We have an ongoing legal battle in West Virginia over where Governor Jim Justice should live.
There was another hearing yesterday in Kanawha County Circuit Court on the question of whether to send to the state Supreme Court a series of questions about the residency issue, which has been brought by Democratic Delegate Isaac Sponaugle.
Here’s what the state constitution says: The Governor and constitutional officers “shall reside at the seat of government during their terms in office.” Another section of the state constitution reads, “The seat of government shall be at Charleston, until otherwise provided by law.”
What’s confusing about that?
Sure, lawyers can parse the wording endlessly. If Bill Clinton can ask for an interpretation of “is” then a skilled attorney can have a field day with the word “reside.” But the rest of us would have no disagreement over what the words mean.
Beyond the constitutional requirement, as a practical matter the Governor should live in Charleston, in the Governor’s mansion, and go to work at his State Capitol office. Justice lives in Lewisburg and makes the long commute (most days).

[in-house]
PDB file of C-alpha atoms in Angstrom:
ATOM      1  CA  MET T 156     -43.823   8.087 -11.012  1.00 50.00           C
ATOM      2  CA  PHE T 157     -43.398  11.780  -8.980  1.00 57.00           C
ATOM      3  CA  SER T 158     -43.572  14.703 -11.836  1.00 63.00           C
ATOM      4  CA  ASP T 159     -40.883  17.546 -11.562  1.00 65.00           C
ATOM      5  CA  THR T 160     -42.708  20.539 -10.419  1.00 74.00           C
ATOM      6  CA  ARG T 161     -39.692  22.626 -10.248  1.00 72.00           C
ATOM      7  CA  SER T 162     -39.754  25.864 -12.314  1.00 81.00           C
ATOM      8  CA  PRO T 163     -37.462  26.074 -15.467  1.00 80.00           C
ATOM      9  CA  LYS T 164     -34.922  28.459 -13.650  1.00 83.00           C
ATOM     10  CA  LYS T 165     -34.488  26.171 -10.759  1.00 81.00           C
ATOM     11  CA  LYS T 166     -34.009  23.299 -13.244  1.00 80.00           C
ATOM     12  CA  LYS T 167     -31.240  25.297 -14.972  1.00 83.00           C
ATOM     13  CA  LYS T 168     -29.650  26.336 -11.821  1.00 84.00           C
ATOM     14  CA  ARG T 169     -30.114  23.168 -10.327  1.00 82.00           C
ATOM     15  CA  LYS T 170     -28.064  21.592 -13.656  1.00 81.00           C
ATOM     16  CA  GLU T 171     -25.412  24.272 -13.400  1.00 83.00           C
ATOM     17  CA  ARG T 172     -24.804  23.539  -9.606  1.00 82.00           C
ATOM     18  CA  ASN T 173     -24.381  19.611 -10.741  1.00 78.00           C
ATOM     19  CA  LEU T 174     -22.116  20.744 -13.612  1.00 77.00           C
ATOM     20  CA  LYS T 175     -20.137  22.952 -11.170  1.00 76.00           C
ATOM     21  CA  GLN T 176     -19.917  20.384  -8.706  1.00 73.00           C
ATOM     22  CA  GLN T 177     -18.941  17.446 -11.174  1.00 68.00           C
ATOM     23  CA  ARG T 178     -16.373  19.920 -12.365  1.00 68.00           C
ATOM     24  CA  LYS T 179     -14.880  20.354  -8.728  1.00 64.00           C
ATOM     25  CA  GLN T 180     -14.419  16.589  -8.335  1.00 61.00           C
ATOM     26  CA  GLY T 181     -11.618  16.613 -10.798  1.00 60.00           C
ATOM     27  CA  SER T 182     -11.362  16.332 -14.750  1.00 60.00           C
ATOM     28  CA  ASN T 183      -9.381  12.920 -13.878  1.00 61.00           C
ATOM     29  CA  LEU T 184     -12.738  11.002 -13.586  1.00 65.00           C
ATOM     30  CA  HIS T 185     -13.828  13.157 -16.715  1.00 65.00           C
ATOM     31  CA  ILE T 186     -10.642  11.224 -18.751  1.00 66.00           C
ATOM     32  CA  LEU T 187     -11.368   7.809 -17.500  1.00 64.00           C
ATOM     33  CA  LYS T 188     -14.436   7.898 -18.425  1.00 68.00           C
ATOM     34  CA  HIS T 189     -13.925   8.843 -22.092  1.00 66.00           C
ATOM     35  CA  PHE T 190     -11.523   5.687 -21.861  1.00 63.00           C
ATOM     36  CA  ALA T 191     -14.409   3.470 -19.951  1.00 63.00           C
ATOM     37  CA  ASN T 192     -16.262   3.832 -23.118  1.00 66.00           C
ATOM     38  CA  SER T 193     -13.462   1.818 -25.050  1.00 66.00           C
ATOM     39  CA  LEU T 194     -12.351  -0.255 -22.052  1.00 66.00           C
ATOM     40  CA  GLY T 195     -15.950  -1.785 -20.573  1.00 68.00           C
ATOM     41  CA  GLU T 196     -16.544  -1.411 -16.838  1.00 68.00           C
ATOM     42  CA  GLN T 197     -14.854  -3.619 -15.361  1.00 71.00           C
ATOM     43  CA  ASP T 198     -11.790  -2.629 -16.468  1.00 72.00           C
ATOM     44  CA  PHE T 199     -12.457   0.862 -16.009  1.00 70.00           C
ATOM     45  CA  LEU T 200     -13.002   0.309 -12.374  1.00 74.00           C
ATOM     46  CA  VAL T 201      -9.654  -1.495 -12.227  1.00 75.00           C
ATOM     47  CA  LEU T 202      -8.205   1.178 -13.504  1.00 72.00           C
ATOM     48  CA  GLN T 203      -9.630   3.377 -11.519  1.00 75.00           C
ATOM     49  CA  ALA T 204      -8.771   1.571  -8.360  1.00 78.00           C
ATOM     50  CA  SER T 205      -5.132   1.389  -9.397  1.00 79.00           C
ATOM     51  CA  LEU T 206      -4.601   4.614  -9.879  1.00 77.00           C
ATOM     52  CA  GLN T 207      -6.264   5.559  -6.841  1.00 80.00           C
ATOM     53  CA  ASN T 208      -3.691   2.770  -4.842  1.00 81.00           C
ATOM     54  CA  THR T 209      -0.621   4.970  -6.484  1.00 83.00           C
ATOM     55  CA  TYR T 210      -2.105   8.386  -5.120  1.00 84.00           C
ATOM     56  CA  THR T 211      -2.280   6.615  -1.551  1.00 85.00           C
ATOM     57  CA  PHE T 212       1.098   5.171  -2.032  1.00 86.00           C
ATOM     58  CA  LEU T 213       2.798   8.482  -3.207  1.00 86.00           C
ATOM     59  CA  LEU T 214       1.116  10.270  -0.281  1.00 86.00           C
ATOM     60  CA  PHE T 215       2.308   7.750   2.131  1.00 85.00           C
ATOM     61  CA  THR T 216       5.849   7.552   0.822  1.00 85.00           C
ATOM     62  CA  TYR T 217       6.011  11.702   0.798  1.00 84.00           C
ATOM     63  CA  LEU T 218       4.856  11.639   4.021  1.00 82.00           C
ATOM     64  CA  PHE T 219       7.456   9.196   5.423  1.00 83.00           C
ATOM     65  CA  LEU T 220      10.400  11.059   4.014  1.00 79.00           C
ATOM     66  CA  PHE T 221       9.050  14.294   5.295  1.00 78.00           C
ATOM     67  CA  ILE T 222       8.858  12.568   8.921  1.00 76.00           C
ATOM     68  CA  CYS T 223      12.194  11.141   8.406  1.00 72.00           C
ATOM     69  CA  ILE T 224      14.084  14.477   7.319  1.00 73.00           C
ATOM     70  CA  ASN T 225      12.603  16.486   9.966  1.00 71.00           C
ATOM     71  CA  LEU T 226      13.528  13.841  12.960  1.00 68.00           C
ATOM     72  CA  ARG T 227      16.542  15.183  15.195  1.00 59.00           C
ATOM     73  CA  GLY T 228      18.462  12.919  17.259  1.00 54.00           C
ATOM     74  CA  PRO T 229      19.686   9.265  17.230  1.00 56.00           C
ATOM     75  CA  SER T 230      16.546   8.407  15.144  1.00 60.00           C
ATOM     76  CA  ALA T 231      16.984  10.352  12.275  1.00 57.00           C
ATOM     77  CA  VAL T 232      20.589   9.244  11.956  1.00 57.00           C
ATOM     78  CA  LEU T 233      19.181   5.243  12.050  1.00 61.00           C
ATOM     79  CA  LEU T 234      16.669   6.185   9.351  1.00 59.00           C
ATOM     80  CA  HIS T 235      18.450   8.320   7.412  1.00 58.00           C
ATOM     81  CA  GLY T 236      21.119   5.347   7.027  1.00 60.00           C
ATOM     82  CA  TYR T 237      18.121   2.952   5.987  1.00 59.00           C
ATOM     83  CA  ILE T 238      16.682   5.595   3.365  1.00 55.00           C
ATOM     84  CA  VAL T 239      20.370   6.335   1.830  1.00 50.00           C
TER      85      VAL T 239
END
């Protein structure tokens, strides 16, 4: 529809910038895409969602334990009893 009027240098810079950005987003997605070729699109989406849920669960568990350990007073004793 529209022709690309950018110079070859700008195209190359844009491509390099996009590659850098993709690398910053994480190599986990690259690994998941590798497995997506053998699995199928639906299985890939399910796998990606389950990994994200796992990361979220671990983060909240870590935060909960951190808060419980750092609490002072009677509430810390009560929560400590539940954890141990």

Justice argues that no matter where he is, he’s on the job—24/7—and that his critics are just trying to make political hay. One should never rule out political motivations of opponents, however, the Governor opened himself up for criticism by ignoring the constitution.
But what judge is going to tell the Governor where he should live, and if a court would rule that Justice should be residing in Charleston, then the issue becomes complicated to the point of absurdity.
Does “reside” mean every day? Most days? Three days a week? A specific number of hours? How would the “reside” time be tracked? Should the Governor have to punch a time clock or have someone keeping tabs on where he sleeps?
What if the Governor fails to follow the rules for residing? Would a judge threaten him with a fine? Order him to stay at the mansion? Put an ankle bracelet on Justice that alerts the police if he leaves town?
The state constitution section on where the Governor shall reside is clear but legally difficult, if not impossible, to enforce. There is, however, a remedy.
The next gubernatorial election is in 2020 and the campaign is already underway. Several of the Governor’s challengers are making an issue of Justice’s status as a commuter Governor. Soon the voters will decide whether they believe Justice is getting the job done, regardless of where he sleeps at night.